Ann Marie Rasmussen, chair of Germanic languages and literature at Duke, said that while her department has sustained strong support from administrators, she has been aware of "the retrenching going on" in many German programs. "As departments get smaller, it puts a lot of pressure on graduate education."
Many departments have responded by declaring that they have some niche in German studies (and other small departments point to similar niches in their disciplines), Rasmussen said. "The mode is that departments say 'we specialize in something' and that is touted as intellectual strength."
"But that kind of niche culture isn't giving students what they really need," Rasmussen said. In an English department, professors talk about "coverage" -- as in having all key periods and genres covered. With departments of six or so, "coverage" loses its meaning, she said. But in a "truly merged" department, coverage could be provided, she said.
Clayton Koelb, chair of German at Chapel Hill, offered the following example. As German departments have lost slots, whole areas have suffered. He said that "almost everything before 1750 these days is almost considered exotic," noting that German departments that once had two medievalists today have none. Areas that are vitally important for understanding Germany -- the Reformation, for example -- "have largely been neglected," he said.
At the same time, both Chapel Hill and Duke have been offering the same introductory graduate classes when their combined new Ph.D. student body could fit around a seminar table.
Koelb said that there are a set of factors in North Carolina that may not exist elsewhere: proximity, good working relationships among professors, a history of collaboration. But he said that he was already hearing from professors in other departments and at other institutions about the idea.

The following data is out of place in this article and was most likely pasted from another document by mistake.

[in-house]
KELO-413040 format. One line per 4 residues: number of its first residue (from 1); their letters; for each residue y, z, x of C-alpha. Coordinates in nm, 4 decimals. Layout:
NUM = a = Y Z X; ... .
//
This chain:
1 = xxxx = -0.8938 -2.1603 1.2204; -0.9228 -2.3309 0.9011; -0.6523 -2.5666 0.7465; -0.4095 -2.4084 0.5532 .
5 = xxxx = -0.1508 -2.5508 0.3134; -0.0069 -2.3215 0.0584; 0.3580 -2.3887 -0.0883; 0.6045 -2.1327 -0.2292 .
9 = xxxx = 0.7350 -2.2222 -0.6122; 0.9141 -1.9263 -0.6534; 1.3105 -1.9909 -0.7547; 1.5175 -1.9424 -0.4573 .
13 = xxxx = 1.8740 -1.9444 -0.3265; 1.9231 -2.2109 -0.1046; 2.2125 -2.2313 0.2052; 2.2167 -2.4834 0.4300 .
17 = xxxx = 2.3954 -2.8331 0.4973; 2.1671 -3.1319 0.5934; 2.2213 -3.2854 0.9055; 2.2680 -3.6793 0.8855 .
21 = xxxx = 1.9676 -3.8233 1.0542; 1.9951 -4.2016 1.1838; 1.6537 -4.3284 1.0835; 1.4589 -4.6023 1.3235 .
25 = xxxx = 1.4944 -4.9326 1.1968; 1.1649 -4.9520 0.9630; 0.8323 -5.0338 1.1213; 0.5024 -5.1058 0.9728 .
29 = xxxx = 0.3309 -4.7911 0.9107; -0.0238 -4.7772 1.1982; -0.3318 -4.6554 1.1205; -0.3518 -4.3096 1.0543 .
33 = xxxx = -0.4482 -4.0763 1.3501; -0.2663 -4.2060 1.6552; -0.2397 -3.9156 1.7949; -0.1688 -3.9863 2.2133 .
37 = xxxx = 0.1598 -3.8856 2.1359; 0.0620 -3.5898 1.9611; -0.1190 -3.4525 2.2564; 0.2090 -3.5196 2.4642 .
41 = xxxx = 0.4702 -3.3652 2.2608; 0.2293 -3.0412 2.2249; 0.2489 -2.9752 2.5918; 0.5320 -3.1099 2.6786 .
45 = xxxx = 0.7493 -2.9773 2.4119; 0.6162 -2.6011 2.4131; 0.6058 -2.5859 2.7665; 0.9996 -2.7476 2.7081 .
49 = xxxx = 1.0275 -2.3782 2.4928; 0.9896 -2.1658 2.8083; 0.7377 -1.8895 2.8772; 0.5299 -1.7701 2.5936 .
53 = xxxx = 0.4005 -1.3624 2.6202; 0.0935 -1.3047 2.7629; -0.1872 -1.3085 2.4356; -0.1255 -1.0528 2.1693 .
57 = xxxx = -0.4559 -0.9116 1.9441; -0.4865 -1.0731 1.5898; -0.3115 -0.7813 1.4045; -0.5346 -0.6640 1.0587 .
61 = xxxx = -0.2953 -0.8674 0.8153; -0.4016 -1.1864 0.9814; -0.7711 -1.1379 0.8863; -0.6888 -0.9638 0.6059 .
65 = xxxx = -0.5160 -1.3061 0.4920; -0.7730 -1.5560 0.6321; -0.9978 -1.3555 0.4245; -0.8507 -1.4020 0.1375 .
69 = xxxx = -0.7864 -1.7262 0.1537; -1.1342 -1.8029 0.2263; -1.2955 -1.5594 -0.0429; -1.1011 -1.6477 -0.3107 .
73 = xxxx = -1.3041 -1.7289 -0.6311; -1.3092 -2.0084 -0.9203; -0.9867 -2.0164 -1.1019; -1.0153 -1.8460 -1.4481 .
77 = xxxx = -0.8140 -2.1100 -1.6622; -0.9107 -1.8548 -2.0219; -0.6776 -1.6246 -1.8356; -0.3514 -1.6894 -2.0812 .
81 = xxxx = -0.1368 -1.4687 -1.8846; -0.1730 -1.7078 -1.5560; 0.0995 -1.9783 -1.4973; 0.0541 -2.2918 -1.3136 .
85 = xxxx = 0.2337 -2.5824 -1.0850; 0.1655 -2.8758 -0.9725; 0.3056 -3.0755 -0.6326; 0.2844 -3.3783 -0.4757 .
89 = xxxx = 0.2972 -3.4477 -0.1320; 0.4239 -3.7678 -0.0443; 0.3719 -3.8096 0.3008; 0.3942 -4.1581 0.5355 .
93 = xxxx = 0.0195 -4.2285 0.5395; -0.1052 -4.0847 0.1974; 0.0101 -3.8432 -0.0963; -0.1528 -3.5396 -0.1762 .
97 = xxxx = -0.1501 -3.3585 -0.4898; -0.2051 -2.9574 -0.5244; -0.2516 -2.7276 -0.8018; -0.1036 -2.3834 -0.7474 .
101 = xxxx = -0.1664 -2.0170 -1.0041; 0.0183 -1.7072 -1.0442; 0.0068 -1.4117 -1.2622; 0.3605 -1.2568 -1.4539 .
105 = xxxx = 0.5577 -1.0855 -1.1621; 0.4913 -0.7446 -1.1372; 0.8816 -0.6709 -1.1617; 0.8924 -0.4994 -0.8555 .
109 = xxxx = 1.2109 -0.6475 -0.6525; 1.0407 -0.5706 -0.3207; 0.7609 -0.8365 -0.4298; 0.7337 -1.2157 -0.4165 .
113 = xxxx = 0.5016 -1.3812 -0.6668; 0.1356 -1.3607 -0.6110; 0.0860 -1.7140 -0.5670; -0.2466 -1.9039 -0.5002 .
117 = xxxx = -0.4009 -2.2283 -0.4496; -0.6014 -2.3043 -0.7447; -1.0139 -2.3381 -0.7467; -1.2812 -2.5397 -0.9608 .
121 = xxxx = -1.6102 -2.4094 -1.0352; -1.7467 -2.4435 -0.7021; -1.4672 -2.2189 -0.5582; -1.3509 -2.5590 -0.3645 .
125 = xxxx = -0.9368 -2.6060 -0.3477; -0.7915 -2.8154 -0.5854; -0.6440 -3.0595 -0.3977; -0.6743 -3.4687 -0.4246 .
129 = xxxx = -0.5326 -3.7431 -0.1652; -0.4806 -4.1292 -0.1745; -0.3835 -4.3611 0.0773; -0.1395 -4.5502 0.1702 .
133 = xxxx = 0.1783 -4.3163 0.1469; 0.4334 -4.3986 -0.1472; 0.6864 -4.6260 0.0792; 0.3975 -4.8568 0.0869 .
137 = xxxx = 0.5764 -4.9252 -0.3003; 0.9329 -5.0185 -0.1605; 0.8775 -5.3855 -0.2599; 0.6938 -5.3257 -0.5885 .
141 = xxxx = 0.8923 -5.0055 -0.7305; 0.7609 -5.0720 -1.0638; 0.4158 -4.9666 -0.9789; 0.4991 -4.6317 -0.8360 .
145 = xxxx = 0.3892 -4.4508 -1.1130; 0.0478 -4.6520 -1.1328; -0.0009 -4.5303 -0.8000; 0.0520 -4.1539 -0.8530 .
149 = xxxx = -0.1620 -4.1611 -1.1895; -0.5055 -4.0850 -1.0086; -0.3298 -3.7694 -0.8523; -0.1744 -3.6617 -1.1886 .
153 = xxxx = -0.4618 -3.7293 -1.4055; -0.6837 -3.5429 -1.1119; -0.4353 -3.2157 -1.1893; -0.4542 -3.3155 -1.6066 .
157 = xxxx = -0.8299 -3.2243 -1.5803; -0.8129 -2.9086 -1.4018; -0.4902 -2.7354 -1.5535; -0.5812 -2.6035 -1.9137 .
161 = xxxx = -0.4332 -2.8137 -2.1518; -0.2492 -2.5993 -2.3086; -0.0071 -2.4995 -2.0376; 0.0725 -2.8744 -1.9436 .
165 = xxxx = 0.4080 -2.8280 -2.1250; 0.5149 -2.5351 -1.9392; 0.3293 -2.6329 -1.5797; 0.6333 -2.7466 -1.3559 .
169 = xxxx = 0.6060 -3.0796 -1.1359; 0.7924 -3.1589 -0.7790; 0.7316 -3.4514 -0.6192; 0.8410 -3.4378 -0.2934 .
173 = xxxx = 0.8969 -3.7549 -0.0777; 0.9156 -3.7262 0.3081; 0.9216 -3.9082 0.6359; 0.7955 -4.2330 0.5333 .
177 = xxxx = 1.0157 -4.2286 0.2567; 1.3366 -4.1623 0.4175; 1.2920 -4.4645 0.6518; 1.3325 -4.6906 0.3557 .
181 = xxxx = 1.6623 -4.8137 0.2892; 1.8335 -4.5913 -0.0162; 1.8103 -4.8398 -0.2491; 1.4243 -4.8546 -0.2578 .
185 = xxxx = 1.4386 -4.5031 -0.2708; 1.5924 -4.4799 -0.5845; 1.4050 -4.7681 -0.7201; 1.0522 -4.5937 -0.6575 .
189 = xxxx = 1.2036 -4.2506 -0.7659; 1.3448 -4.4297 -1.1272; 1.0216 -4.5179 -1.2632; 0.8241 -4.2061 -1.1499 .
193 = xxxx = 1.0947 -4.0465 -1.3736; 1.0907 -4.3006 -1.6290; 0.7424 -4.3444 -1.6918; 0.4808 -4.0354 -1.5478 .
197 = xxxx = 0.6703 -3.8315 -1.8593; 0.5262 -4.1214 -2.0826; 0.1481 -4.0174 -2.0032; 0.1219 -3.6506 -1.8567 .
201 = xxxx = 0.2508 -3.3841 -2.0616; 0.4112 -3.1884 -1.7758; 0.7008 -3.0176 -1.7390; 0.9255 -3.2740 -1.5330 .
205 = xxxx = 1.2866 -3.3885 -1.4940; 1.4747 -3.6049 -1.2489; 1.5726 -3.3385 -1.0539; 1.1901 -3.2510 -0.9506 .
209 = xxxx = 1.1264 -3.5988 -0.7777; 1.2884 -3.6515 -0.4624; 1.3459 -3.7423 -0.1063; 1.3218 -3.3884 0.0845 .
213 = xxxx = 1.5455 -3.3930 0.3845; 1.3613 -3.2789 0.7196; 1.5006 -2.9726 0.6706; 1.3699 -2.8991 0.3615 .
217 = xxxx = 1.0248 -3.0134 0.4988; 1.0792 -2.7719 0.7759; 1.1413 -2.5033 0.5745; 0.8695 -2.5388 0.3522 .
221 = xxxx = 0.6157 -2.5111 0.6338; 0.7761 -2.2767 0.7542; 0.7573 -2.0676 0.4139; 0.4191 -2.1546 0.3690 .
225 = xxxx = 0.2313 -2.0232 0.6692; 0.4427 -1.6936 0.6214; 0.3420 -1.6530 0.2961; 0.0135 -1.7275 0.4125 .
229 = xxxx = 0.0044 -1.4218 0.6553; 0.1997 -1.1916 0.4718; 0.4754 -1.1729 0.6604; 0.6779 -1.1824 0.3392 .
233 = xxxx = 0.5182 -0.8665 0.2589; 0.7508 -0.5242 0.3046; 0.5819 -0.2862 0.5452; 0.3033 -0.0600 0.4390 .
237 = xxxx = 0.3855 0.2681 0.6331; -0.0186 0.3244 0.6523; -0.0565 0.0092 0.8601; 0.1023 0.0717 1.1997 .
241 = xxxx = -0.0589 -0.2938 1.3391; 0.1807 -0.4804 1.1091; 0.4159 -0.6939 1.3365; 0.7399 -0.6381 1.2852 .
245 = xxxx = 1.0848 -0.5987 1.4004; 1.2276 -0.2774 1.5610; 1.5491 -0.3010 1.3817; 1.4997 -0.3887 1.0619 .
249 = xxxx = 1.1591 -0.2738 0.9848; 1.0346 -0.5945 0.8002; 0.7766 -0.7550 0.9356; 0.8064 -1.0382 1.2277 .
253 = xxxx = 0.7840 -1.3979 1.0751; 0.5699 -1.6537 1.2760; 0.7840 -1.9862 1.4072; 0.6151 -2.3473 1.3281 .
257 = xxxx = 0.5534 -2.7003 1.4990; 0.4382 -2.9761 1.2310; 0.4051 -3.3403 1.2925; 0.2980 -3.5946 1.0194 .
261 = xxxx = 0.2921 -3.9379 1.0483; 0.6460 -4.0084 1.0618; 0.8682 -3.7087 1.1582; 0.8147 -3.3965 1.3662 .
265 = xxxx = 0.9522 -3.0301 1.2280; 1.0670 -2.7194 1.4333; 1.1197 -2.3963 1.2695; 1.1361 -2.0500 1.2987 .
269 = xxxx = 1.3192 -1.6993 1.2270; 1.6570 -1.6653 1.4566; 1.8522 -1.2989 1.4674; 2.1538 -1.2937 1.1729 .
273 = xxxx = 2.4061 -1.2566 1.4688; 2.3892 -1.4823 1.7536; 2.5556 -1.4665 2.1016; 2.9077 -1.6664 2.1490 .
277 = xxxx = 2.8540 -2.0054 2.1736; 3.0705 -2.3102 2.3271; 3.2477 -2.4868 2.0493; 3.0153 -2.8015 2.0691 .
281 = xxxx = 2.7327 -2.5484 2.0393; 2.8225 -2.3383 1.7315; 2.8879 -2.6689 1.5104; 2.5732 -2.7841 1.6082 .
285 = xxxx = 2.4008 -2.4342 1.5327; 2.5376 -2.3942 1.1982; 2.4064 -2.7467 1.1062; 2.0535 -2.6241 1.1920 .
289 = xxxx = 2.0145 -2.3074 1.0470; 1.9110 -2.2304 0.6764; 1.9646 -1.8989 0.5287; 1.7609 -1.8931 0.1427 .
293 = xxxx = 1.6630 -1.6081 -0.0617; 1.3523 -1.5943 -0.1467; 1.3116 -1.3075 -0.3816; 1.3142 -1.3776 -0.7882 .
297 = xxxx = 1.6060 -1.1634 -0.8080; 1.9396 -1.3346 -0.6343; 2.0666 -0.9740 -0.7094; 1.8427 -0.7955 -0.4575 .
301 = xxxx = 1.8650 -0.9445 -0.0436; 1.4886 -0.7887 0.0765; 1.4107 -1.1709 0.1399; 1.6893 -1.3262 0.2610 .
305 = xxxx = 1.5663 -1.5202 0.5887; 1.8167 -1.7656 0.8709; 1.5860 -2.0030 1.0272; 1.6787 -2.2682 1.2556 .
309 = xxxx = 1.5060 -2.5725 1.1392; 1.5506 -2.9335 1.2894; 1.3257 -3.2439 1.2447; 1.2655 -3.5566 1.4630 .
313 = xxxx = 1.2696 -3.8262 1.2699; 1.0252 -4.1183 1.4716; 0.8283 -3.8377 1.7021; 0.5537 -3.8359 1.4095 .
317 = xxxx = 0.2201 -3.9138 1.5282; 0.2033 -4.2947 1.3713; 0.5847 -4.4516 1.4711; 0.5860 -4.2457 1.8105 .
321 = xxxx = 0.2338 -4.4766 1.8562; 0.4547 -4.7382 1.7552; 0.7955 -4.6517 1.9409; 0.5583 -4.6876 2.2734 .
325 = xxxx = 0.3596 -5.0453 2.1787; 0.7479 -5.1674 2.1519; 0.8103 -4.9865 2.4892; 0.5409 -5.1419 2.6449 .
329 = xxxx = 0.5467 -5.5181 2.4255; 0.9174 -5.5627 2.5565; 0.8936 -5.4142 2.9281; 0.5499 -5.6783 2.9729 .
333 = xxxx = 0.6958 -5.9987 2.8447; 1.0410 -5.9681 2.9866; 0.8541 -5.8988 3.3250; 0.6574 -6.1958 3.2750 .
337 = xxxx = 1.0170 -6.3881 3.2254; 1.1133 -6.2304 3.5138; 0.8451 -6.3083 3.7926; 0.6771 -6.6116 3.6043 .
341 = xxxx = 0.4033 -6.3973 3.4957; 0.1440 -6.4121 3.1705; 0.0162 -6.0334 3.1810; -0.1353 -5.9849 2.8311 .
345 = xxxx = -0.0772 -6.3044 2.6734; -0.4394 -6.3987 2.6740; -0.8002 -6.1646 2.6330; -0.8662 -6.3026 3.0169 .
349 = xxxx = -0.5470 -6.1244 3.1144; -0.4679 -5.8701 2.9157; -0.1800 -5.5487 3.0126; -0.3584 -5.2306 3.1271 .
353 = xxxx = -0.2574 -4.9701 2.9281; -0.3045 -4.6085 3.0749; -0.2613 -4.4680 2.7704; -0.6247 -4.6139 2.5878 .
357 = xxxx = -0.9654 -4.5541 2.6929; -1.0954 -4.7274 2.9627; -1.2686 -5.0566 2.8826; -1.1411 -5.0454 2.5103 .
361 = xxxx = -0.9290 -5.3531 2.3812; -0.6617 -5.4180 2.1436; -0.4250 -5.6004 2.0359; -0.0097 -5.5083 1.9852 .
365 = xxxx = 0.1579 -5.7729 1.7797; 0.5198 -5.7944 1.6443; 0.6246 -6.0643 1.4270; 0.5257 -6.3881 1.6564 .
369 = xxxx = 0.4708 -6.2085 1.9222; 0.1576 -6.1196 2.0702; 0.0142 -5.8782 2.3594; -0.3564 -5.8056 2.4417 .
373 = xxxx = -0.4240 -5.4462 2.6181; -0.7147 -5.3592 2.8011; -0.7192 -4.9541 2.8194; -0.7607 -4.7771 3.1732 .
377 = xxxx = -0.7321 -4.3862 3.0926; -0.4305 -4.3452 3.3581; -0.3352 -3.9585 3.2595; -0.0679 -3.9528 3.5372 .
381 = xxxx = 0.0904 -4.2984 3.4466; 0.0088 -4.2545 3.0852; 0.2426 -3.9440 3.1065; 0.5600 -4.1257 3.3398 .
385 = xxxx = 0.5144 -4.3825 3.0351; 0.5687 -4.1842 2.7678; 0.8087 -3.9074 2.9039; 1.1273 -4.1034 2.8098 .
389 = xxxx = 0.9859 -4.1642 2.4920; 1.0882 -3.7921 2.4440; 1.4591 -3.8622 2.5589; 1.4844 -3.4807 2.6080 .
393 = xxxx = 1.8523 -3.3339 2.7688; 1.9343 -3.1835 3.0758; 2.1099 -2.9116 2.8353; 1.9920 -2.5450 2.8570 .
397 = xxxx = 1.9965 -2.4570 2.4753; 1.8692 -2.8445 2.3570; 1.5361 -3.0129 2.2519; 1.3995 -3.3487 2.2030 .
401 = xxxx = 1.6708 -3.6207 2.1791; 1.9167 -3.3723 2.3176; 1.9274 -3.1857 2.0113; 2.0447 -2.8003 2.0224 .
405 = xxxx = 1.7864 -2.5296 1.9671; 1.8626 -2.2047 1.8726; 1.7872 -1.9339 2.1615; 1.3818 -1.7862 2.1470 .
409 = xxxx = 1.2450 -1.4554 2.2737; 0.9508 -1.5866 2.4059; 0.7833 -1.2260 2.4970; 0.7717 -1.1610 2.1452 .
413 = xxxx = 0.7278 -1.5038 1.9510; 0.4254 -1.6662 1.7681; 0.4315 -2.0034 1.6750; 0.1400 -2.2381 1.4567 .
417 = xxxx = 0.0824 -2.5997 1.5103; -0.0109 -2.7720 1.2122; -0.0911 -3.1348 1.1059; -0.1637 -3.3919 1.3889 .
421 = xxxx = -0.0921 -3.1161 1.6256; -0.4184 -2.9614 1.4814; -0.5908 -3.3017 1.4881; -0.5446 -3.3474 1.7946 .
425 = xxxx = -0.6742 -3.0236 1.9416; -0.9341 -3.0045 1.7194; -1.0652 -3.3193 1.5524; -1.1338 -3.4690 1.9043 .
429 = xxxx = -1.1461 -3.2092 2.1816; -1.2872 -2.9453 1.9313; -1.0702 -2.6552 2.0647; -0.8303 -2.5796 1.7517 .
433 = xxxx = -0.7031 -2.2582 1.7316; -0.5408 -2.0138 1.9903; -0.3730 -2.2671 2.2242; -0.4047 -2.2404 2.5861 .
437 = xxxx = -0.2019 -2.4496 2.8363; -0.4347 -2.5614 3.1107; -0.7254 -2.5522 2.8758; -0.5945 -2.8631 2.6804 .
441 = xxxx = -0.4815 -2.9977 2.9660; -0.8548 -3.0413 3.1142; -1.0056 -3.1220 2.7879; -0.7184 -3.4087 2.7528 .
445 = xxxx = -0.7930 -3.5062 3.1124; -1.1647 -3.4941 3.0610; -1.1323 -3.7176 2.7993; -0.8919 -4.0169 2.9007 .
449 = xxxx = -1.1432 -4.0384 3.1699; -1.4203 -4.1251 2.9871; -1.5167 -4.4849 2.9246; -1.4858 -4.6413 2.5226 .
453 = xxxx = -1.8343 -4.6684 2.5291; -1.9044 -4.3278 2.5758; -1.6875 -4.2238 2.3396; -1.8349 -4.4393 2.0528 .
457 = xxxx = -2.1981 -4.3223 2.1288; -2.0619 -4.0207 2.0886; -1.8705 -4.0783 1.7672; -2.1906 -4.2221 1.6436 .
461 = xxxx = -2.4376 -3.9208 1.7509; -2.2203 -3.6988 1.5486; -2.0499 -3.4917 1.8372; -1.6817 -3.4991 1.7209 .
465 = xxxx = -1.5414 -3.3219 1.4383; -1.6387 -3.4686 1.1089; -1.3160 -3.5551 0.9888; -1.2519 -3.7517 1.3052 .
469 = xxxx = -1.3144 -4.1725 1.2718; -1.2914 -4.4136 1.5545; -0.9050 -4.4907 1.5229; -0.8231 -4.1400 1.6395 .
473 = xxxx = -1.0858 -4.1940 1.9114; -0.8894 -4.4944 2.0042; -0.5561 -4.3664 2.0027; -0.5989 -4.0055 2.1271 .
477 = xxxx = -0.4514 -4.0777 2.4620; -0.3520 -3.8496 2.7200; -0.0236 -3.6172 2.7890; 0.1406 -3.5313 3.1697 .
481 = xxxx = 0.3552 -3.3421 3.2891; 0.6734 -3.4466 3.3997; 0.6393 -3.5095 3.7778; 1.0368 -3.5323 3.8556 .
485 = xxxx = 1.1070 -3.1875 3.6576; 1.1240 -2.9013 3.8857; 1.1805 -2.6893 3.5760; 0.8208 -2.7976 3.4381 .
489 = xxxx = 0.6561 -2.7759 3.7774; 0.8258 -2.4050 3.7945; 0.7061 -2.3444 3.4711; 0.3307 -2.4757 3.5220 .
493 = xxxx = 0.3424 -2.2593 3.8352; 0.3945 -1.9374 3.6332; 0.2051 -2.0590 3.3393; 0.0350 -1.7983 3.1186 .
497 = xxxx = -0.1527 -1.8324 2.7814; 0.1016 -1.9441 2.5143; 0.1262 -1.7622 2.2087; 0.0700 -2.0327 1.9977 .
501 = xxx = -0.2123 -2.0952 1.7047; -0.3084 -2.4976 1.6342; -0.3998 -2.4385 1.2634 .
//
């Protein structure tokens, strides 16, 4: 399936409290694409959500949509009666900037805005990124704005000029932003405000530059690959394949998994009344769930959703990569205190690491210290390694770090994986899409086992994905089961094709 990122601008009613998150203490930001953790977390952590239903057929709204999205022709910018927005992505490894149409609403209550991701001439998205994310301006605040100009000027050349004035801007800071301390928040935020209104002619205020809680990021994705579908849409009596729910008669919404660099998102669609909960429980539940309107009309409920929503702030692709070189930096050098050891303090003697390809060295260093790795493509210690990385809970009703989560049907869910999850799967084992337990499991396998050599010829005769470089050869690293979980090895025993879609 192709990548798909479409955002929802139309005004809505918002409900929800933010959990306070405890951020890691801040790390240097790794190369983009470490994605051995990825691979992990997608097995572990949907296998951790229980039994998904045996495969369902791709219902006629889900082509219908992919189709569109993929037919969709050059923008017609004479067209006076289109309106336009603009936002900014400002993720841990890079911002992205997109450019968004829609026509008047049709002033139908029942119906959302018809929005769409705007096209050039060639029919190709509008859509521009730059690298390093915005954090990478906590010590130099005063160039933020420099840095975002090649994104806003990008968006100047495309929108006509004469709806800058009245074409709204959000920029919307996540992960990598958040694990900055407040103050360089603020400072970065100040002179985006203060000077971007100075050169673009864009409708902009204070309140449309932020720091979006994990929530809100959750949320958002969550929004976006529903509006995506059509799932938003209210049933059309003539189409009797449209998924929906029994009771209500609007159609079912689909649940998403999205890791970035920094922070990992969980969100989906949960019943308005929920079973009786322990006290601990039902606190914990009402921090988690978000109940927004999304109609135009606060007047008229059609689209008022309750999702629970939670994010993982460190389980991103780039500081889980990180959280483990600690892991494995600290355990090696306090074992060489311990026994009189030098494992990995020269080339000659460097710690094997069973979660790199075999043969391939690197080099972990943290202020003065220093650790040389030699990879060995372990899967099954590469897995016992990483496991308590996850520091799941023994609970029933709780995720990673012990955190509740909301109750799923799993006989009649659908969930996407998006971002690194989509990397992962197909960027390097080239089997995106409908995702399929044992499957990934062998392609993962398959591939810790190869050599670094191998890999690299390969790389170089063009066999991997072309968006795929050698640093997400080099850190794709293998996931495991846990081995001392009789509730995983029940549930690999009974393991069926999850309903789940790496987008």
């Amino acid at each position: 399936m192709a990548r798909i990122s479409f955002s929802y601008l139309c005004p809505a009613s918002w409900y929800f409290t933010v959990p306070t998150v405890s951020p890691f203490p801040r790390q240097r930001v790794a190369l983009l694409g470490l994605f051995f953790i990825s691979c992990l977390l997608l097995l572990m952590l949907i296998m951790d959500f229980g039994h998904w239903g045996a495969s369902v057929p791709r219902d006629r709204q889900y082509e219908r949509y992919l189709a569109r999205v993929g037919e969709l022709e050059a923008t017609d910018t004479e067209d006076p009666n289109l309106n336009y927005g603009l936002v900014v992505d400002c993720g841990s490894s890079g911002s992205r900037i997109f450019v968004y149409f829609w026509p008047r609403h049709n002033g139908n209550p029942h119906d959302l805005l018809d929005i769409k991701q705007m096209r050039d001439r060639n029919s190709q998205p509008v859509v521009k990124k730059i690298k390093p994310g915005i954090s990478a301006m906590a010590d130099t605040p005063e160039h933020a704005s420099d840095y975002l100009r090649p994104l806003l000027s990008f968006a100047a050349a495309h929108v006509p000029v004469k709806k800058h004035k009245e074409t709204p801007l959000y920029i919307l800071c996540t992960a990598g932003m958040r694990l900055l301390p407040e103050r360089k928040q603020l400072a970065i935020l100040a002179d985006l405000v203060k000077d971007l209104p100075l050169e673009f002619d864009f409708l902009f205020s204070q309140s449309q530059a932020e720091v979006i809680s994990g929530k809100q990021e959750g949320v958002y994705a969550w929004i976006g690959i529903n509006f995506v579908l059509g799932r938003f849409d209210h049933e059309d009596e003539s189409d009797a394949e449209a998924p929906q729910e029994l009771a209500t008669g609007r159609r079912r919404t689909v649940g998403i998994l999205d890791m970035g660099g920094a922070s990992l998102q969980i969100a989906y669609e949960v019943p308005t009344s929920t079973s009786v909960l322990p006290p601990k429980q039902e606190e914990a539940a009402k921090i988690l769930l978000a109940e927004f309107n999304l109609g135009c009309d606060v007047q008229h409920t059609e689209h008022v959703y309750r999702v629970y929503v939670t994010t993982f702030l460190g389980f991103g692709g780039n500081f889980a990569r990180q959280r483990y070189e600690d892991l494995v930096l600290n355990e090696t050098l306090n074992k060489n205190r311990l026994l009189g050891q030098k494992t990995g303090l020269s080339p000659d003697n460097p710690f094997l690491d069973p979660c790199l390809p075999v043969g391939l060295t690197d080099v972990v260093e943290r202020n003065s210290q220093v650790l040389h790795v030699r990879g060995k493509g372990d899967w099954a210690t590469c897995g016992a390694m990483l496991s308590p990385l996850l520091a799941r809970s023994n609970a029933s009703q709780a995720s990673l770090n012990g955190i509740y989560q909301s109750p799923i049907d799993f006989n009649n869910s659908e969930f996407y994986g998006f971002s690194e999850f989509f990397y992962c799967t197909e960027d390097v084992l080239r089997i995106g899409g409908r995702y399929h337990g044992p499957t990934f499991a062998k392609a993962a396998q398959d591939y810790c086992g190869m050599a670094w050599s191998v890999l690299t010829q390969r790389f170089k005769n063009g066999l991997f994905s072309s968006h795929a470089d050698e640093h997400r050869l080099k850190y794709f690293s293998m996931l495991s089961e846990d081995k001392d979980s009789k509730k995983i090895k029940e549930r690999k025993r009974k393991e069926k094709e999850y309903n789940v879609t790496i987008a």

"It just became very clear to us that in order to achieve the goals we shared, the best course would be joining forces," Koelb. "It's about getting the most bang for the buck."
Gregson Davis, dean of humanities at Duke, said that details remain to be worked out. He said, for example, that since his institution is private and Carolina is public, the bureaucratic hurdles are real. But he also said, "I think this is going to happen."
He said he saw this plan helping with one of the greatest challenges facing humanities administrators. "I tell my bosses that we can't afford not to have a Slavic department or a German department any more than we could dispense with a classics department," Davis said. (He's a classicist.) But even with that philosophy, he said, small departments are in real trouble. "If you are left alone as a small department, you gradually shrink and disappear. This is a strategy for preventing that. This is a brilliant solution the faculty members have come up with."
Sara Lennox, a professor of German studies at the University of Massachusetts at Amherst and president of the German Studies Association, said that her department had taken a different approach. Several years ago, German was merged in with other languages. Today, professors of German maintain a strong Ph.D. program, she said, in large part because of work with other fields at the university: Jewish studies, Polish studies, and so forth. Generally, she said that this move has been very healthy for German studies, as students are prepared for the "transnational" approach to scholarship and teaching.
She said that the UMass approach is working well there, but added that the Carolina-Duke approach could be a key model where institutions are located near one another. "They are looking for new strategies, and that could be really smart," she said.
If departments don't have such strategies, she said, mergers can be imposed from above that don't necessarily advance intellectual goals. "That's the danger to avoid," she said. "A lot of administrations like economies of scale."